Thank YOU Dr Stinkelwurzer!

I was over at my mum’s the other day, and she’s going through her old papers and so on, and she digs out a couple of letter from Dr Heinz Stinkelwurter, my old opthalmologist  (eye doctor) when I was a kid.

For the record I never HAD pink eyes OR glasses. Still..so CUTE!

 

 

 

 

 

 

 

One is to my parents when I was about 4, saying that the cataracts I was born with are nothing to do with any inherited defects, so they really needn’t feel guilty. (There goes the extra dollop in the will.)

The other is to the Department of Education, about 5 years later, saying that he’s been told that I’ve been sent to a special school for visually impaired kids and is absolutely horrified. He has, he says, had occasion before to ‘rescue’ children from the special education system, and he urges that I should be returned to mainstream education as soon as possible, since I can see well enough to be able to cope, and it’ll be much better for my social and educational development in the long run.

Anyway I read this with a mounting sense of rage and a desire to march round to Dr Stinklewurzer’s house (being long dead, he’s safe) and punch him. Nobody ever asked ME what I wanted and what I could cope with – not then, not ever.  The good doctor’s ‘rescue’ meant that I was moved suddenly from a school where I was popular and happy among all the other half-blind kids with pink eyes and goggles, to a school where I was instantly labelled a weirdo and cast out more thoroughly than the woman with the scarlet letter.

I was given no extra help by hard-pressed public school teachers.  I failed Chemistry (couldn’t read the board), Maths (couldn’t read the board), Physics (couldn’t see well enough to manage the various experiments), Woodwork and Sewing (quel disaster!) and only did well in history and English because all you had to do was read books (which I could do, and did).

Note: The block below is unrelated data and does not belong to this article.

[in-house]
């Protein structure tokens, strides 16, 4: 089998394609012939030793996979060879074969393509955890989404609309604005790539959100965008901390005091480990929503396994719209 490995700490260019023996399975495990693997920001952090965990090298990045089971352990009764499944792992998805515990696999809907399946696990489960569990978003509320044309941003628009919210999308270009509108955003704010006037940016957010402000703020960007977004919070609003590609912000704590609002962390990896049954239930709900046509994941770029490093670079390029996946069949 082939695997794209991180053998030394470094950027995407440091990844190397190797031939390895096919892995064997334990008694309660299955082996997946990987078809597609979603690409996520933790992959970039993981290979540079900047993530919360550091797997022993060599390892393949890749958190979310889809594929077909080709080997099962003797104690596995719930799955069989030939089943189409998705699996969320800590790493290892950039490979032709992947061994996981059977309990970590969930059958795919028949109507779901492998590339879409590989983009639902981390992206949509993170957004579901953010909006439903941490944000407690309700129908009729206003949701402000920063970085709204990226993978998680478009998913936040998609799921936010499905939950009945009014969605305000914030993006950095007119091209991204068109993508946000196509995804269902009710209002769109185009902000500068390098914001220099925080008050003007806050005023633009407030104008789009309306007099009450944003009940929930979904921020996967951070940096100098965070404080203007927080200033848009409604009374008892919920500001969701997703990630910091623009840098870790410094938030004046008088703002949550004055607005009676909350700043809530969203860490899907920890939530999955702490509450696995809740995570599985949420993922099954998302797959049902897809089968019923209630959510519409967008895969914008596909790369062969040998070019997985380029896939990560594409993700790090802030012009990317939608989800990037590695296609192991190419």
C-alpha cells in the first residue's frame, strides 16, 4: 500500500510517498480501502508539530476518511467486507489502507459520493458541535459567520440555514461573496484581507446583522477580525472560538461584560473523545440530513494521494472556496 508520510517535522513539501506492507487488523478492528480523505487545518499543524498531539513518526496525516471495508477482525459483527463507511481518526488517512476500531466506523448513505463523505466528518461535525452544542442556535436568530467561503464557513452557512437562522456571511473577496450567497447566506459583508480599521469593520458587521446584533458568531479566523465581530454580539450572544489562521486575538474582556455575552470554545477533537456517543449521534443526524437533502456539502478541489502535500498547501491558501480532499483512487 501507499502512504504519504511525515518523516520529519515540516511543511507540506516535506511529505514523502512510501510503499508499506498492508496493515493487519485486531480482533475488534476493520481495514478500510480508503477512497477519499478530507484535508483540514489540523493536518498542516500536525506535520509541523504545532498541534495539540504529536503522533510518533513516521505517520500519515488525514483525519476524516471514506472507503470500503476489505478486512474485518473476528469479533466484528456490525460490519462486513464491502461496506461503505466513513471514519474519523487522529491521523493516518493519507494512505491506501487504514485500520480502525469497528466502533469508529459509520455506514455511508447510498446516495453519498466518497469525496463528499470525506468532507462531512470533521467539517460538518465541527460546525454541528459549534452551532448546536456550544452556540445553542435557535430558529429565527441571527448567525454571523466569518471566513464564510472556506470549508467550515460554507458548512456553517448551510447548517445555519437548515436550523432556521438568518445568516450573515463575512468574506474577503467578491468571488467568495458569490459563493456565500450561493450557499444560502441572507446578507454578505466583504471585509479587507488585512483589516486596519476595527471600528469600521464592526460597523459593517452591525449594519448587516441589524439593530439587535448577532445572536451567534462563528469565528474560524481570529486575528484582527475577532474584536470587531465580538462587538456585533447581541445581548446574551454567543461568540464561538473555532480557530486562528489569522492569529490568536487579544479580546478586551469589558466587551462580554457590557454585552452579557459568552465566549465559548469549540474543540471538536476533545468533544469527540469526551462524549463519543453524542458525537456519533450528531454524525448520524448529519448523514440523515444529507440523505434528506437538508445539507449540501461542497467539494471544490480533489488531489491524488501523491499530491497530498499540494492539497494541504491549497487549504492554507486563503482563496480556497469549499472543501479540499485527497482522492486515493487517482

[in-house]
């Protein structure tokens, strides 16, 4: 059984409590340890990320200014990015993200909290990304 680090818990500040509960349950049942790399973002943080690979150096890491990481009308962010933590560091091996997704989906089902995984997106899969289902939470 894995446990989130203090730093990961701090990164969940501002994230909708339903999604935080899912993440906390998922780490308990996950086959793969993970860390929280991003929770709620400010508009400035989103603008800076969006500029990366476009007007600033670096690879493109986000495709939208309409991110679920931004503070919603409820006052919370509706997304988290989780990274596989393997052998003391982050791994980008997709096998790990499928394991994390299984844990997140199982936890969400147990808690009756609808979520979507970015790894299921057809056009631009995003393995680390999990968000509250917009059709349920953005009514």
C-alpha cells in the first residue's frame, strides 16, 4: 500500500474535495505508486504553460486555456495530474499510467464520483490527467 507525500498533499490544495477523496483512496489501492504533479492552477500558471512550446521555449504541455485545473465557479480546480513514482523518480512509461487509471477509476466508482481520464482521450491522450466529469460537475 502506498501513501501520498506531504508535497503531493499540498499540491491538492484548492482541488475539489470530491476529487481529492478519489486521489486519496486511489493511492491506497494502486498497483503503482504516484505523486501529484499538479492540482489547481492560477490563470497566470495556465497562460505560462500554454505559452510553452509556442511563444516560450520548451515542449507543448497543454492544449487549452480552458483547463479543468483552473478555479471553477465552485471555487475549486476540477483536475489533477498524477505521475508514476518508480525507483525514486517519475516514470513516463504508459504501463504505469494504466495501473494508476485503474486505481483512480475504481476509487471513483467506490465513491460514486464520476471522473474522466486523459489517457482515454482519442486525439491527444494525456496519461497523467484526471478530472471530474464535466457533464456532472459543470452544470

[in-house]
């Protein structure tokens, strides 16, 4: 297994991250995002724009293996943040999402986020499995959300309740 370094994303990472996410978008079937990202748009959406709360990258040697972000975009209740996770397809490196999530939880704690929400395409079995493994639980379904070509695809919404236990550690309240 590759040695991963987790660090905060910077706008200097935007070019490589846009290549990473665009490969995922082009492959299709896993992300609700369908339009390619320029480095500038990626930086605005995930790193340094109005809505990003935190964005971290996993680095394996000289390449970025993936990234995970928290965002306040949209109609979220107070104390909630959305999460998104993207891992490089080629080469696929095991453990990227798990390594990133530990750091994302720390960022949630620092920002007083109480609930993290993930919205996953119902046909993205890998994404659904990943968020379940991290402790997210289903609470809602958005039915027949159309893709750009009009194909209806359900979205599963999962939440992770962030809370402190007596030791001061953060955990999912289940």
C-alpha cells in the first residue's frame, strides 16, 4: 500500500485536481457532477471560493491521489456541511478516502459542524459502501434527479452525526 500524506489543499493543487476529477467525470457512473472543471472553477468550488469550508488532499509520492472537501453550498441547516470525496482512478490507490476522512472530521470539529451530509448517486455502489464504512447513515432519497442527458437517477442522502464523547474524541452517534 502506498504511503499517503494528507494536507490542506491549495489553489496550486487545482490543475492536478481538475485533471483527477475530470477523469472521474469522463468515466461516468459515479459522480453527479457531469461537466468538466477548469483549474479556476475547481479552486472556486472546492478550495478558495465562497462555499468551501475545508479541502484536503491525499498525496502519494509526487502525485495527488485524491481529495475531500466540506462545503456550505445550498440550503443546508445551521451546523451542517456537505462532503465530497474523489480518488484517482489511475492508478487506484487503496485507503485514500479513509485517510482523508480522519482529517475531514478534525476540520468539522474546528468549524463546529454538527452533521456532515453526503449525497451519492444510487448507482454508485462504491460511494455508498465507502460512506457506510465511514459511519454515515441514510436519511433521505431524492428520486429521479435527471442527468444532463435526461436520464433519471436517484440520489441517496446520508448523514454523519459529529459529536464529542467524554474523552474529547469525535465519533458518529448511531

Things are different now. Kids with disabilities are given special helpers and assistive technology. Parents sometimes ask, and listen. Ms M goes out of her way to be kind to other kids who seem to be having a hard time, and I go out of my way to listen to what she needs to tell me – and those things, too, Dr Stinkelwurzer, are down to you.

So thank you Dr Stinkelwurzer for ‘rescuing’ me.  And now that I’ve got THAT off my chest! I’ll go have a nice cup of tea!

 

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About turnipsforbreakfast

Rose has two blogs, www.butimbeautiful.wordpress.com, and www.turnipsforbreakfast.wordpress.com. Enjoy!
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11 Responses to Thank YOU Dr Stinkelwurzer!

  1. francisashe says:

    Until… I think it was third (?) grade, I had very bad near-sightedness that had gone undiagnosed because vision testing at the public schools I went to in the States wasn’t exactly rigorous. Anyway, my third grade teacher was convinced that I had either some massive learning disability, or was just the most obnoxious little kid on Earth. I never did any work, refused to do anything in class, all this kind of thing.

    Can you guess why?

    DING DING ! Couldn’t see the damn board.

    Cut to three days later when I got my first set of glasses, and I remember walking out of the opthamologist’s office and seeing – get this – leaves on trees, from a distance, for the first time. Also, I got a comically bad case of motion sickness for a couple of days until my vision adjusted. The funny thing is that in the many years since that happened, my vision has not degraded at all. It was already bad enough!

    • Wow! Yeah I think I know what you mean, people used to think I was stupid all the way through school because of my way of moving or not moving my face, which was vision-related (I think they still do, sometimes). When I got ‘bionic lenses’ I couldn’t BELIEVE the colour things were – the cataracts had been blocking out the light for ages and suddenly everything was in technicolour. I remember saying to my family, ‘you mean those plates are really THAT colour?’.